(Note from Chuck: “I wrote this column Friday before ISIS actually attacked churches in Egypt on this Palm Sunday. My wife, Gena, and my hearts and prayers go out to the victims and their families. I can only believe God Himself has led me to write this safety column to help His children around the globe and U.S.”)
Like you, I despise the Islamic State, or ISIS, and I don’t feel we should even flinch with fear over any of its propaganda. The same is true for domestic and homegrown jihadist radicals. However, I think going to the other extreme by completely ignoring the threats or growing numbers is pure ignorance and leaves us incredibly vulnerable to attack.
Those polarizations caused me to ponder, encourage and challenge U.S. churches and synagogues, especially during Easter and Passover week.
I’ve written two columns over 10 years regarding the susceptibility of U.S. churches to terrorism (global and domestic): “Tis the season to increase security” (October 2013) and “Preventing more church shootings” (June 2015).
Since then, a global edict to radicals was issued against the West and Christendom specifically via the August 2016 edition of Dabiq, ISIS’ official magazine, which is named after the apocalyptic center of its caliphate. That 15th edition is titled “Breaking the Cross,” and it’s about its barbaric appeal to Westerners to convert. It calls to affiliates around the world to target Christians and other Western-isms.
The Clarion Project, or CP, reported, “Unlike previous issues which were primarily directed at Muslim-majority societies, this issue is full of propaganda aimed at converting non-Muslims to the Islamic State’s puritanical and bloodthirsty interpretation of Islam.”
CP elaborated: “Sections include ‘Why we hate you and fight you’ along with a conversion story, ‘Why I came to Islam,’ from a former Christian woman from Finland. The piece focuses on the supposed inconsistencies in Christianity as opposed to the alleged purity and simplicity of Islam.
“The main feature, ‘Breaking the Cross,’ is an extended rebuttal of Christian and Jewish theology which sets forth the arguments to believe in Islam. The bulk of the theological arguments are fairly standard lines of attack about the alleged absurdity of the Trinity and the alleged corruption of scripture by Jews and Christians such as many imams might argue.”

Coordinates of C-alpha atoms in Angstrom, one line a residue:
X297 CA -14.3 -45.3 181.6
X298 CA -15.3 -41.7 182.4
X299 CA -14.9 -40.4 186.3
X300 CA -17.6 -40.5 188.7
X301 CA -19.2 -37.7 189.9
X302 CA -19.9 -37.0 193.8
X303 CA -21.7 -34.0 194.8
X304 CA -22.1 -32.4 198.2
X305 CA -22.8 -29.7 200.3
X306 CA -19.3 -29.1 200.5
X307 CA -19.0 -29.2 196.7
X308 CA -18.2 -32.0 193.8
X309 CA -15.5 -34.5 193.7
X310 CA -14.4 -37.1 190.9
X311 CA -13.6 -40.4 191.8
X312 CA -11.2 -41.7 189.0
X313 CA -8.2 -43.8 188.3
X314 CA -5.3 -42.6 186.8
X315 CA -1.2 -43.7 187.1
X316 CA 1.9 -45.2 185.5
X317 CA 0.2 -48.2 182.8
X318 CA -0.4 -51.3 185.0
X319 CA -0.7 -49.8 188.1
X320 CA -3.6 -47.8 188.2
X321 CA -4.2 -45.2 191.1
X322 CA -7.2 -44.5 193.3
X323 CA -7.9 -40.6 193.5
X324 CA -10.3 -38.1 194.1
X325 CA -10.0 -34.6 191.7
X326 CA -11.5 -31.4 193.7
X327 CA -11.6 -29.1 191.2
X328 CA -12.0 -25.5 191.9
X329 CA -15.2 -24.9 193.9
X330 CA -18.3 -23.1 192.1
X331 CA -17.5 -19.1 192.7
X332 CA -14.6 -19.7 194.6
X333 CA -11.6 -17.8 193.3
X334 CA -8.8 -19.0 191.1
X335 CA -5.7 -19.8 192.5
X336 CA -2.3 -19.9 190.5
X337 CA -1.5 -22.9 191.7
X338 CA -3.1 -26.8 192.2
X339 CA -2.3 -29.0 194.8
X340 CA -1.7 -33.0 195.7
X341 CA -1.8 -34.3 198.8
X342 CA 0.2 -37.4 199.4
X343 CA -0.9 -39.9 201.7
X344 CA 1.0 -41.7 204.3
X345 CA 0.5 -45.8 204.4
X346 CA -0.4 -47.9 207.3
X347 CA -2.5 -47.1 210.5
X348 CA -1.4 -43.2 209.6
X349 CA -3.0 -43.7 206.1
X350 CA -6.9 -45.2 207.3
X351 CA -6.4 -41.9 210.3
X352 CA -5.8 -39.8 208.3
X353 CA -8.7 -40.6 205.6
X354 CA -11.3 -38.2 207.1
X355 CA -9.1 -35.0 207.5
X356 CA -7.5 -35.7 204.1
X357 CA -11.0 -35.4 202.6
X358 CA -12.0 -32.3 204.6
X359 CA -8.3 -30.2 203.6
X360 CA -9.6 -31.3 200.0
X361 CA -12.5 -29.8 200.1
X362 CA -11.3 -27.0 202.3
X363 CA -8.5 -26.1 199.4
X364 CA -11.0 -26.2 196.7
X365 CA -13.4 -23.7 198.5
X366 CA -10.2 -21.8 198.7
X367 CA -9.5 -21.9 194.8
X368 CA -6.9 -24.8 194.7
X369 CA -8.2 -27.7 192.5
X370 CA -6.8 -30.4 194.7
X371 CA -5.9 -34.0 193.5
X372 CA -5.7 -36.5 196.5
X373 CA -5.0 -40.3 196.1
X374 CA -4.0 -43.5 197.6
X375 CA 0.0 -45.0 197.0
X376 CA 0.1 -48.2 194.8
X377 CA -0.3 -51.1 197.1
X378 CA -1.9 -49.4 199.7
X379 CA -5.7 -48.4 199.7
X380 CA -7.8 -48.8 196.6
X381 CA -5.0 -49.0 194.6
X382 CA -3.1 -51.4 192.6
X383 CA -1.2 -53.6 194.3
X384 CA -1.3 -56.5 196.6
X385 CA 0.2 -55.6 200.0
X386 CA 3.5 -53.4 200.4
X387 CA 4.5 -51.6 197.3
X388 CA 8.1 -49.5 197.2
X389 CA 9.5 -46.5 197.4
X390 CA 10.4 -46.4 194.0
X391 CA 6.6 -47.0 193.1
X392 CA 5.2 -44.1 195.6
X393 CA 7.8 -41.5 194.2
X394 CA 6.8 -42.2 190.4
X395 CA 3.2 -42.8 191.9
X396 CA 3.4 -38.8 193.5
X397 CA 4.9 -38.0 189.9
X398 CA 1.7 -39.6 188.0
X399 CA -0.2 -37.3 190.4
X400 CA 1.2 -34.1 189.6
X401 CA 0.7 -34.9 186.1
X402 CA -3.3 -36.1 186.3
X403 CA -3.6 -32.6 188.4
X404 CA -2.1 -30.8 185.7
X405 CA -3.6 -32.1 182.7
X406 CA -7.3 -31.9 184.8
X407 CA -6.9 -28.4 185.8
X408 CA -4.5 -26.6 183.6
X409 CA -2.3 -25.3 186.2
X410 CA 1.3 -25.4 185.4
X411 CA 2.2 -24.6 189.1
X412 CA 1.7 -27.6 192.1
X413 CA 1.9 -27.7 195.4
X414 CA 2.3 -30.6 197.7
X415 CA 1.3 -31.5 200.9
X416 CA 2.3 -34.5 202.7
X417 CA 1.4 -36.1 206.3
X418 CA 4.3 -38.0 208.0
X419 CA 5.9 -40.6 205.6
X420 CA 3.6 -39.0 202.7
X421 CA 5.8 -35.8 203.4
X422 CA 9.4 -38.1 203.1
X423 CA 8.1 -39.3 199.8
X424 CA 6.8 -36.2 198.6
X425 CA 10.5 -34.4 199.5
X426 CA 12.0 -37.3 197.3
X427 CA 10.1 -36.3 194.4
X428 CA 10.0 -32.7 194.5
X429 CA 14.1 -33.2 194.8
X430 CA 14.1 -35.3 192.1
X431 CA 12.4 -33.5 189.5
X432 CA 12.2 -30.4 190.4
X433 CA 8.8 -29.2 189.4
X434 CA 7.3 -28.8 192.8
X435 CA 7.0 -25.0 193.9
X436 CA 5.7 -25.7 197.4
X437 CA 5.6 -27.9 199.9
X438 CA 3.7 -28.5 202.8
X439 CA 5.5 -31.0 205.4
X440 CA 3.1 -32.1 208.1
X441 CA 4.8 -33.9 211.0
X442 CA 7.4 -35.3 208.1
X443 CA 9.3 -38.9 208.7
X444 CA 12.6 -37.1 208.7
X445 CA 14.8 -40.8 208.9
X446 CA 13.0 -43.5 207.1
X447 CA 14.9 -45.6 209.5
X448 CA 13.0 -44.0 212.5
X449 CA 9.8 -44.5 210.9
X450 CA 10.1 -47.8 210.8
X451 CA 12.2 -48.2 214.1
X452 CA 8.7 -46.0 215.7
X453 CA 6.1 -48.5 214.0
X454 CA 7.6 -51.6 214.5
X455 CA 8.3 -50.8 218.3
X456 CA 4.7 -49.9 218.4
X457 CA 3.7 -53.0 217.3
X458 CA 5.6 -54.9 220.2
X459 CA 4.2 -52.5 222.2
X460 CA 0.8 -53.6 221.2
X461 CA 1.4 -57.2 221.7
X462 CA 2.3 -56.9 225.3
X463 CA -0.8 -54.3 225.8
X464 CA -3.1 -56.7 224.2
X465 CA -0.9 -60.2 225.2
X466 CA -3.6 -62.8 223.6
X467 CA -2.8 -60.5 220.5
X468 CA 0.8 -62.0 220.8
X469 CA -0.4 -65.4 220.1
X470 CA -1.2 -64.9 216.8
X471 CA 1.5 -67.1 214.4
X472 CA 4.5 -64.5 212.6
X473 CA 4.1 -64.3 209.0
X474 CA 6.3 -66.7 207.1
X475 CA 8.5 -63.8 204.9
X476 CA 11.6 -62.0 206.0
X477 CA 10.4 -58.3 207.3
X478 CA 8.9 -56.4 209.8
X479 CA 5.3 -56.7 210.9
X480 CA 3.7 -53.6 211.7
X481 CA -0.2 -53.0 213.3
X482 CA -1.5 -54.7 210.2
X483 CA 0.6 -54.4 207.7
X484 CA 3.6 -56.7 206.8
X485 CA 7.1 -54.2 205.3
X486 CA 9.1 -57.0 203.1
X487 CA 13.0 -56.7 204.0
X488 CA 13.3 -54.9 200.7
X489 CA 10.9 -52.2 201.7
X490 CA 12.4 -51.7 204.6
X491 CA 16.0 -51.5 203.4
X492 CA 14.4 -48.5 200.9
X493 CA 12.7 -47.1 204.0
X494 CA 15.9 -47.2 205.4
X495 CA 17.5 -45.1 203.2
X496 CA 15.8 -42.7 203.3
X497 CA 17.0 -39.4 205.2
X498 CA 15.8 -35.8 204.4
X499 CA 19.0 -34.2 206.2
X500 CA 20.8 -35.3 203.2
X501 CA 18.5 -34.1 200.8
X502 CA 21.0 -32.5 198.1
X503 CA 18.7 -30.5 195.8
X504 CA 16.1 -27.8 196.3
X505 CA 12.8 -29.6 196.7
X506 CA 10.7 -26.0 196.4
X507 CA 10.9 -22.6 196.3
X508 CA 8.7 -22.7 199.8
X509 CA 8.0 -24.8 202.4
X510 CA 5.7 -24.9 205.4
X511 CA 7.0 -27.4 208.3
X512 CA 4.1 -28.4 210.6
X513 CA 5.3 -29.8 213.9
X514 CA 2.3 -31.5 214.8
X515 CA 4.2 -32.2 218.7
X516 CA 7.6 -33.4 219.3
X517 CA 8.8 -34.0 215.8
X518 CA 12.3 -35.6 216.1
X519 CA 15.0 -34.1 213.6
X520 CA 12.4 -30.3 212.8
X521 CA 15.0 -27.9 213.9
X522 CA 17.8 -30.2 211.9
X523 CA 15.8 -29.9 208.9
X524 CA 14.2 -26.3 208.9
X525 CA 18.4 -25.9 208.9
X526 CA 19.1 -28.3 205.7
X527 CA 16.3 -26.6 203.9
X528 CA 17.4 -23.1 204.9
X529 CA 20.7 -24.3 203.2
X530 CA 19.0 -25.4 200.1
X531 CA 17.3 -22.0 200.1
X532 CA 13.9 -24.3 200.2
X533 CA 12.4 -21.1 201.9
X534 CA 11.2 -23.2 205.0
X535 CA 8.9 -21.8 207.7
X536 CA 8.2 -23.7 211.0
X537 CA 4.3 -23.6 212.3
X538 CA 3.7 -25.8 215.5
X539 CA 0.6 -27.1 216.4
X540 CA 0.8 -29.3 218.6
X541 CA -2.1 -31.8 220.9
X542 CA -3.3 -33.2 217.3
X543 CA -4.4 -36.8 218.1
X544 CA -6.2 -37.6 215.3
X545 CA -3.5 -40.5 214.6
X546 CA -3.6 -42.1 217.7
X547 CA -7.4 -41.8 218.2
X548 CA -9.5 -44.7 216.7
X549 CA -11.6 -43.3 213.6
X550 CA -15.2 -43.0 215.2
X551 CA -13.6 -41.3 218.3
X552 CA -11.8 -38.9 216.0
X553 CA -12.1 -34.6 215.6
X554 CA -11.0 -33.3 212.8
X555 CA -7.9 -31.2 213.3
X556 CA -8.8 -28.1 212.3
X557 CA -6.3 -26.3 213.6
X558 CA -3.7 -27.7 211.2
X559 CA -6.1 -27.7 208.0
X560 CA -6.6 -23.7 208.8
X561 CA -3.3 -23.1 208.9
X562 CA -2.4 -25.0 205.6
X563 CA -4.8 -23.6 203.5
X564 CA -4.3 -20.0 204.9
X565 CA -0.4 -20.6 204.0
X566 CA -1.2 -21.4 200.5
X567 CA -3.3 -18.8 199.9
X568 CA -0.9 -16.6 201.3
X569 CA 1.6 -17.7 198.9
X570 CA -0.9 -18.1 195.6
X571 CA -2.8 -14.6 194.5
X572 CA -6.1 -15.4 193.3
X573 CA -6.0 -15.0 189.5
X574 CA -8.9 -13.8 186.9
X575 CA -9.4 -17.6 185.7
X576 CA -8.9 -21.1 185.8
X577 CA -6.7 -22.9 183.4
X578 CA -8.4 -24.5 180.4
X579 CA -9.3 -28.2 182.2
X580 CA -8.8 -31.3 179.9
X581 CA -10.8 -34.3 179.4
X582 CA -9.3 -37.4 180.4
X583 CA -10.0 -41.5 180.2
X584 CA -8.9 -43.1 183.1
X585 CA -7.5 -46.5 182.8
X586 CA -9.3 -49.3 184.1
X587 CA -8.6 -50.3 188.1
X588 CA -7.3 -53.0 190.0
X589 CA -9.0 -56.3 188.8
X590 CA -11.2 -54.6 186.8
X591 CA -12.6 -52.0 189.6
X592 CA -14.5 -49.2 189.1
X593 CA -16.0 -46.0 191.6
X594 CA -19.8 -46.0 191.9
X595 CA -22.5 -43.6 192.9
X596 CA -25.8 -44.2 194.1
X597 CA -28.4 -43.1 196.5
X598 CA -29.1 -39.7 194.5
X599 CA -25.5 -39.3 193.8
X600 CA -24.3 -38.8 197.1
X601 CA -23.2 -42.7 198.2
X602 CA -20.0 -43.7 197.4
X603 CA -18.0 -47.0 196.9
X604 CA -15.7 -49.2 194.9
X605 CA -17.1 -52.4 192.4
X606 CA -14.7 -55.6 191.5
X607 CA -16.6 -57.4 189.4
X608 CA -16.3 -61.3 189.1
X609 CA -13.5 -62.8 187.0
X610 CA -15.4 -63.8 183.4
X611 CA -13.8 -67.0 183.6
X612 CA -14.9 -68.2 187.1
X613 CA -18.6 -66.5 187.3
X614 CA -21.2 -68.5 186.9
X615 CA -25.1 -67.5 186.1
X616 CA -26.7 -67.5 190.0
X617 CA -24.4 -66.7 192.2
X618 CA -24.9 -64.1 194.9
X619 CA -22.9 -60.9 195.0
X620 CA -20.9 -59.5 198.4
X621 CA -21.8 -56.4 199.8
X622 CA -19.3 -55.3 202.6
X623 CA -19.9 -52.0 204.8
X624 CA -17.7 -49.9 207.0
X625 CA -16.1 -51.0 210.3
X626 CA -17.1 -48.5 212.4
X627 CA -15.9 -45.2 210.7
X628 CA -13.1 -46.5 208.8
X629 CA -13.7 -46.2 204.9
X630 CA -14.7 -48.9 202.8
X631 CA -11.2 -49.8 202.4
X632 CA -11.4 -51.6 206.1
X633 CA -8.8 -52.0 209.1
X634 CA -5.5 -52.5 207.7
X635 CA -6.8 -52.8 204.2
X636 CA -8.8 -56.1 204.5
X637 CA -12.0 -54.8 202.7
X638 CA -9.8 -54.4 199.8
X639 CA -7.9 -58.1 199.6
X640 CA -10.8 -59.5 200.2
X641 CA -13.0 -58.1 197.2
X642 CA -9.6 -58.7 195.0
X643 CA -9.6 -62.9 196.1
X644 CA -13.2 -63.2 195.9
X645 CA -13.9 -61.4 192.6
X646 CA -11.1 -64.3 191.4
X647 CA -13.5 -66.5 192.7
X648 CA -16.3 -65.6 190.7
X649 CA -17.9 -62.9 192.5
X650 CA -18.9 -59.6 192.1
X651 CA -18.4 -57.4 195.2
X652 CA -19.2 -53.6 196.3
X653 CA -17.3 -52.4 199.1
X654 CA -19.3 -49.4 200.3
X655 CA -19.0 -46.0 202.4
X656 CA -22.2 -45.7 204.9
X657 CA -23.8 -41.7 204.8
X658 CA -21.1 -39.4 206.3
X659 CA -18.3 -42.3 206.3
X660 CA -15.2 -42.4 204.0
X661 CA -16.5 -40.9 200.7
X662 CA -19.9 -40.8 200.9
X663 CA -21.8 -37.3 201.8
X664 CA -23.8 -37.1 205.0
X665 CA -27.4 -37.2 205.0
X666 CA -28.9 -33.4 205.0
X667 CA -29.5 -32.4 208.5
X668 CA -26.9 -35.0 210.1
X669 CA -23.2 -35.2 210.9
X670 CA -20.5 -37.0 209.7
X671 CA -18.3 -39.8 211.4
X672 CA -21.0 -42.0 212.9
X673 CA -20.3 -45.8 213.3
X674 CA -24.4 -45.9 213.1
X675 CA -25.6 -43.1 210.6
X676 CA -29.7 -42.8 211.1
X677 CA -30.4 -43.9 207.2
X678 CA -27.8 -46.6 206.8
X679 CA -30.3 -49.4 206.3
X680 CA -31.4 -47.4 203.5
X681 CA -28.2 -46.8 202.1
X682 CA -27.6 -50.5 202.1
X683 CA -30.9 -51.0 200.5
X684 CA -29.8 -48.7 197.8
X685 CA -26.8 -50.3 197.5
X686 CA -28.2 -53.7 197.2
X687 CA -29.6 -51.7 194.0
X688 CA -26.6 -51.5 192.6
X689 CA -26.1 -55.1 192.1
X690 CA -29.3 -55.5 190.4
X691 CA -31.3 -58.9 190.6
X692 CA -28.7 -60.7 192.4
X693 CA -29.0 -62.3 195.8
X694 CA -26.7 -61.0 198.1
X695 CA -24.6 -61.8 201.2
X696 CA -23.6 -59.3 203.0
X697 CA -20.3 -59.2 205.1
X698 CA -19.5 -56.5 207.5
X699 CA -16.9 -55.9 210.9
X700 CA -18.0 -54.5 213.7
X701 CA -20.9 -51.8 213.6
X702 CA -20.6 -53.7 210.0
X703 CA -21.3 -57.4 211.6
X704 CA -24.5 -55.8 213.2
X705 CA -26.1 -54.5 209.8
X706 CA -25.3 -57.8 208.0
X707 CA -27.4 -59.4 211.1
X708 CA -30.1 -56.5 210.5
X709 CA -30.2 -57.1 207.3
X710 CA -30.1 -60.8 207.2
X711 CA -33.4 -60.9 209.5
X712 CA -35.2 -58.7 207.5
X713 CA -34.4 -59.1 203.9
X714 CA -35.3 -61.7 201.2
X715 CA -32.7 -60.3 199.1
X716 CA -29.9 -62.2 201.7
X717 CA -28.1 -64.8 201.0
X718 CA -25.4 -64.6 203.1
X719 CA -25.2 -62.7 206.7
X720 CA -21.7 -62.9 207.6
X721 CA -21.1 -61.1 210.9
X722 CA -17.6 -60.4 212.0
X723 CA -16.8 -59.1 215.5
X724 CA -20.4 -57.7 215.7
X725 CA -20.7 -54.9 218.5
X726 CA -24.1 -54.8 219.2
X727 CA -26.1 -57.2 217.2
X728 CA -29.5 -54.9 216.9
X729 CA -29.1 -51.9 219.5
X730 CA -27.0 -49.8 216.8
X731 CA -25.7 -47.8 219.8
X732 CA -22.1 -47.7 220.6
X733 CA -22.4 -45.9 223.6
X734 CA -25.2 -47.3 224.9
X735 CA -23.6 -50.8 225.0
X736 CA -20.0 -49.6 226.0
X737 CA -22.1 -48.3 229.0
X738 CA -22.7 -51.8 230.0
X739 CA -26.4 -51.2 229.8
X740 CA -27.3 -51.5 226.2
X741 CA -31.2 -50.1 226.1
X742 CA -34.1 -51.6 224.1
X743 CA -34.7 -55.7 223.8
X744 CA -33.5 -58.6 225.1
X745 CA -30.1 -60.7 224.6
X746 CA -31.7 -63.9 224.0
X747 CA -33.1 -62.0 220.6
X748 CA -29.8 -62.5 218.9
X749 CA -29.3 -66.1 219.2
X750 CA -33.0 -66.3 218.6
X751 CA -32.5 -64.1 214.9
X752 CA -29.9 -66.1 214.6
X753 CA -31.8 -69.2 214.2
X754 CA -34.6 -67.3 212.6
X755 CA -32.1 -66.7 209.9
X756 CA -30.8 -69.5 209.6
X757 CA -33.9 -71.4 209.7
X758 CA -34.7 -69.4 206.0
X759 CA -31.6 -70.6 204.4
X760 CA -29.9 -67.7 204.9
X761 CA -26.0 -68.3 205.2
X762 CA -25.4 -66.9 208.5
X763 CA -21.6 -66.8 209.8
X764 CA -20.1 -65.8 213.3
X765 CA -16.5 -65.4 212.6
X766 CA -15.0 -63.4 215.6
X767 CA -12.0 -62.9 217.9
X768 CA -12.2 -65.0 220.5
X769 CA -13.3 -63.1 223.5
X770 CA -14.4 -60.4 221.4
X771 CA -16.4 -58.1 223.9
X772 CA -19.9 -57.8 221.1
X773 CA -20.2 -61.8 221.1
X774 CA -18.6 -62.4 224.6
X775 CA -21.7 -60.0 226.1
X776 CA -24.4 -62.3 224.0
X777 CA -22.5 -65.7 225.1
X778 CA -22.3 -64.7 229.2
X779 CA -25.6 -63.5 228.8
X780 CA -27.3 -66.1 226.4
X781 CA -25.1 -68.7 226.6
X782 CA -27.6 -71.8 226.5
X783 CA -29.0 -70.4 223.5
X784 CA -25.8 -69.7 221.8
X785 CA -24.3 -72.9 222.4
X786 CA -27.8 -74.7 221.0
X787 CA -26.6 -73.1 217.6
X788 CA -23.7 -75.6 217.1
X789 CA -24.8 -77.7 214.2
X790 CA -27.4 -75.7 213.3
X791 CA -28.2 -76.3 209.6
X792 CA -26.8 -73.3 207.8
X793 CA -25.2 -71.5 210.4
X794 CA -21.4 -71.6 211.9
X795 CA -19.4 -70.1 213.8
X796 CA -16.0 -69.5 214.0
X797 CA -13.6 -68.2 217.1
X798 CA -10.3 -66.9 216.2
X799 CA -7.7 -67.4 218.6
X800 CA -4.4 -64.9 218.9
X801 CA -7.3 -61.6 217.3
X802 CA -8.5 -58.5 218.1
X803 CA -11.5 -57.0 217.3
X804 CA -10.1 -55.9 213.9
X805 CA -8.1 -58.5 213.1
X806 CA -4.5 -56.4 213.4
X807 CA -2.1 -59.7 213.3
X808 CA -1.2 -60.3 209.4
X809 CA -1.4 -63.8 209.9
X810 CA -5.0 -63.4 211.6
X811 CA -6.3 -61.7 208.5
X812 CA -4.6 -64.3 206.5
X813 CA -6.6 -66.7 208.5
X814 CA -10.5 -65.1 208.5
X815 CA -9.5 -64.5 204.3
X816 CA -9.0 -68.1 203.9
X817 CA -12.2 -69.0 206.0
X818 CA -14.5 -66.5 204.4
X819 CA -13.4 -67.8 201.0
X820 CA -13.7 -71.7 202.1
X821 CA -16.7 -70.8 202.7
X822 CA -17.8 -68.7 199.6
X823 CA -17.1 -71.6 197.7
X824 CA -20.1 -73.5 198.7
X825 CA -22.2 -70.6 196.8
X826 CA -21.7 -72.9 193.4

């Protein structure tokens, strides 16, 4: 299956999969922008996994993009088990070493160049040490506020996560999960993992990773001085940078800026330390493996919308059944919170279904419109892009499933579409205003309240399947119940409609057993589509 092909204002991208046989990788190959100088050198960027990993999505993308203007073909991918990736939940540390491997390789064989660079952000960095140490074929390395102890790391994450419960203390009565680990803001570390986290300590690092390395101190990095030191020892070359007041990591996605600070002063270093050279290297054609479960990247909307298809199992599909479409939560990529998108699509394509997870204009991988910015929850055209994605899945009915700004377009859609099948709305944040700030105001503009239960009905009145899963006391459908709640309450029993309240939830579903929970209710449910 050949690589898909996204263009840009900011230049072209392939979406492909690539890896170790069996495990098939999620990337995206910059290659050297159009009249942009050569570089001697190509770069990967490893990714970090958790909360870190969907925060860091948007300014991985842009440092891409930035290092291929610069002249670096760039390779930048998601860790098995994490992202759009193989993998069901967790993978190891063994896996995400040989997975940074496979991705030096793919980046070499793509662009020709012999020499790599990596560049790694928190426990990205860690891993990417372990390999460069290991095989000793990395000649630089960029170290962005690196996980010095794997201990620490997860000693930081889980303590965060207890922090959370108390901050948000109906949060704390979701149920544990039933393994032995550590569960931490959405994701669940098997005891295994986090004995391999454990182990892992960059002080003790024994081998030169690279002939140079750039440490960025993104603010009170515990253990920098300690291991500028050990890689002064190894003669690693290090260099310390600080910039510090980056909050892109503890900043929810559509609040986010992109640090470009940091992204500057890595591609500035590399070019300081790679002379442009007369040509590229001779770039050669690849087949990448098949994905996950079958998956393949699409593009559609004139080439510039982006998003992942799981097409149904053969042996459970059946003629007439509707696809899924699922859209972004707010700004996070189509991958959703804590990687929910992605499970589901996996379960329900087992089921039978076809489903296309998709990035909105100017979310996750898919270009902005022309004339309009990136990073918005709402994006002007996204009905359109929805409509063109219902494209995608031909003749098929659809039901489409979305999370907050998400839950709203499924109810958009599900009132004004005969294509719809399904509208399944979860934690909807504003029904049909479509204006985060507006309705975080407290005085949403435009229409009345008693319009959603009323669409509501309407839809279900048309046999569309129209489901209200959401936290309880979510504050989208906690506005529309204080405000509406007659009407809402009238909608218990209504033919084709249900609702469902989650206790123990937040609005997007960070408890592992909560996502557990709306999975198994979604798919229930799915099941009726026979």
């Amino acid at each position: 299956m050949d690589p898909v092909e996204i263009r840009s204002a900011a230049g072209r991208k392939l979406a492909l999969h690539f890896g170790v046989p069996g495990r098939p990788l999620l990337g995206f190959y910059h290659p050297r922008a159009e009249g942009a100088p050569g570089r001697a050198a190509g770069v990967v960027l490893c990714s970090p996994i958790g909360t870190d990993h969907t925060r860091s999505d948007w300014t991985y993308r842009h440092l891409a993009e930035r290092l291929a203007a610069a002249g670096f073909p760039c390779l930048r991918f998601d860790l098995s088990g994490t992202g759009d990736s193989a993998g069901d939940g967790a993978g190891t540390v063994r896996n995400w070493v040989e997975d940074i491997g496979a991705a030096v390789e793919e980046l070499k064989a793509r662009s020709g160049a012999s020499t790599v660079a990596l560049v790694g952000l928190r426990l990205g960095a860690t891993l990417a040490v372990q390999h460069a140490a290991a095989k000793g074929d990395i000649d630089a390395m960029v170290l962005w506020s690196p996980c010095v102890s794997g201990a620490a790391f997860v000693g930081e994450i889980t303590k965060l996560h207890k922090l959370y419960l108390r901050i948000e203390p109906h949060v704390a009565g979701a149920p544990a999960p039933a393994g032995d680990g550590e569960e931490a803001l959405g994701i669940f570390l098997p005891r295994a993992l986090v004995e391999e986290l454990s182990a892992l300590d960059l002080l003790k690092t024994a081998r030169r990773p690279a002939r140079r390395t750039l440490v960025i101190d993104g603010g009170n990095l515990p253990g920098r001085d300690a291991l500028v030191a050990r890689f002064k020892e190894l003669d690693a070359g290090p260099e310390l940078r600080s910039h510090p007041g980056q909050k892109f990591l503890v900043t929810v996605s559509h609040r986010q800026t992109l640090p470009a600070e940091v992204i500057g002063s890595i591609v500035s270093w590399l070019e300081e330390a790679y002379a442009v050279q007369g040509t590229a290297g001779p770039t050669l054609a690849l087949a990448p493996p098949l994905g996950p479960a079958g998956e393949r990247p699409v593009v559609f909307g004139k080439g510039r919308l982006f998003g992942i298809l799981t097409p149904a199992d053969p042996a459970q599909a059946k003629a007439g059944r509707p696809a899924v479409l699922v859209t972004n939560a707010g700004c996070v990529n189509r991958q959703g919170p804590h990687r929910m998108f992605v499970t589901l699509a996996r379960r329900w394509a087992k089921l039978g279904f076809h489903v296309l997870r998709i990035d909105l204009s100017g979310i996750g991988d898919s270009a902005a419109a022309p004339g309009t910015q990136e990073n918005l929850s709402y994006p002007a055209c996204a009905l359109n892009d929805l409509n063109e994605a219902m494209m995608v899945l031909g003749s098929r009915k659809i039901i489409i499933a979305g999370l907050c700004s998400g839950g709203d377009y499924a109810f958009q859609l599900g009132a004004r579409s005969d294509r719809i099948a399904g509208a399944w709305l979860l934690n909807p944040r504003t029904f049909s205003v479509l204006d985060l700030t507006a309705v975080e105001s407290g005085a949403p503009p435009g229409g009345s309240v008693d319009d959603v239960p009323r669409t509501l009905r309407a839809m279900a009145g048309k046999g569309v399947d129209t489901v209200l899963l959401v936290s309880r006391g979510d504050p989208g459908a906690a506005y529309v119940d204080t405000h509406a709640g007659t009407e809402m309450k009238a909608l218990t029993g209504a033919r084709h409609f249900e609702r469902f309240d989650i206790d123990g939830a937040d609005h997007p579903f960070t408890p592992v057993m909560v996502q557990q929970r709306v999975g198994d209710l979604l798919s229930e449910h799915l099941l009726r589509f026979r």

The Religion of Peace, a nonpartisan, fact-based site that examines the ideological threat Islam poses to human dignity and freedom, gives some amazing statistics.
On its website, it gives “a list of targeted acts of terrorism on Christian civilians and church workers by religious Muslims since September 11th, 2001. These attacks have nothing to do with war, combat or insurgency. The victims are innocent Christians who were specifically targeted and abused solely on account of their faith by those who claim their own religion as a motive.”
There have been roughly 30,587 Islamic attacks on Christians or churches since 9/11. Can you believe that many? You can view the specifics of the attacks by year on the website. And the lists are not complete accounts, as everyone recognizes there are a host of violent crimes that often go unreported.
In March 2017 alone, the Jihad Report looks like this:
Suicide blasts: 29
With such pervasive global jihadist assaults, it behooves churches and synagogues – abroad and at home – to do better to increase security and safety measures.
Check out these following statistics, compiled by Carl Chinn, church security expert and proprietor of CarlChinn.com, which is a website “to help churches and ministries recognize the need for intentional security and to provide simple concepts for starting or improving security programs.”
In 1999, there were roughly only 10 church violent crimes in the U.S. In 2007, there were 41 incidents. In 2009, there were 108. In 2012, there were more than 135. In 2013, there were 132. In 2014, there were 176. In 2015: 248. In 2016: 246. And there have already been 35 thus far in 2017.